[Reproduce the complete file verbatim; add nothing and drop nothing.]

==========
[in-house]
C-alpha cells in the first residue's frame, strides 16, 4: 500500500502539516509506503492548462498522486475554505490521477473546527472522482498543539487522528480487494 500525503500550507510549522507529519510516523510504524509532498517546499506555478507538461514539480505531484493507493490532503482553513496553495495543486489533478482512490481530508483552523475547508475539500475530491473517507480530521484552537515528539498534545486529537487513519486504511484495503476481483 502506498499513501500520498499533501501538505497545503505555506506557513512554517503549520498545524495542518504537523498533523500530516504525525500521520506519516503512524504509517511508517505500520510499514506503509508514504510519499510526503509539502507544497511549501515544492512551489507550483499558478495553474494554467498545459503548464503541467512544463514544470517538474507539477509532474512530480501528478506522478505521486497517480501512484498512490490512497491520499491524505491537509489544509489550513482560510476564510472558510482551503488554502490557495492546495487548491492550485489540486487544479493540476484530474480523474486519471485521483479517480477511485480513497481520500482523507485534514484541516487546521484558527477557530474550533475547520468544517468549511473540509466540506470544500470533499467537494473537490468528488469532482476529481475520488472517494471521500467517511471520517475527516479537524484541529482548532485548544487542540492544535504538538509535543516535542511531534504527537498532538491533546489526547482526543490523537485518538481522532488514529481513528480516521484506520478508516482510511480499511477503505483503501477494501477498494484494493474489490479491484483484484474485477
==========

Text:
[in-house]
C-alpha cells in the first residue's frame, strides 16, 4: 500500500502539516509506503492548462498522486475554505490521477473546527472522482498543539487522528480487494 500525503500550507510549522507529519510516523510504524509532498517546499506555478507538461514539480505531484493507493490532503482553513496553495495543486489533478482512490481530508483552523475547508475539500475530491473517507480530521484552537515528539498534545486529537487513519486504511484495503476481483 502506498499513501500520498499533501501538505497545503505555506506557513512554517503549520498545524495542518504537523498533523500530516504525525500521520506519516503512524504509517511508517505500520510499514506503509508514504510519499510526503509539502507544497511549501515544492512551489507550483499558478495553474494554467498545459503548464503541467512544463514544470517538474507539477509532474512530480501528478506522478505521486497517480501512484498512490490512497491520499491524505491537509489544509489550513482560510476564510472558510482551503488554502490557495492546495487548491492550485489540486487544479493540476484530474480523474486519471485521483479517480477511485480513497481520500482523507485534514484541516487546521484558527477557530474550533475547520468544517468549511473540509466540506470544500470533499467537494473537490468528488469532482476529481475520488472517494471521500467517511471520517475527516479537524484541529482548532485548544487542540492544535504538538509535543516535542511531534504527537498532538491533546489526547482526543490523537485518538481522532488514529481513528480516521484506520478508516482510511480499511477503505483503501477494501477498494484494493474489490479491484483484484474485477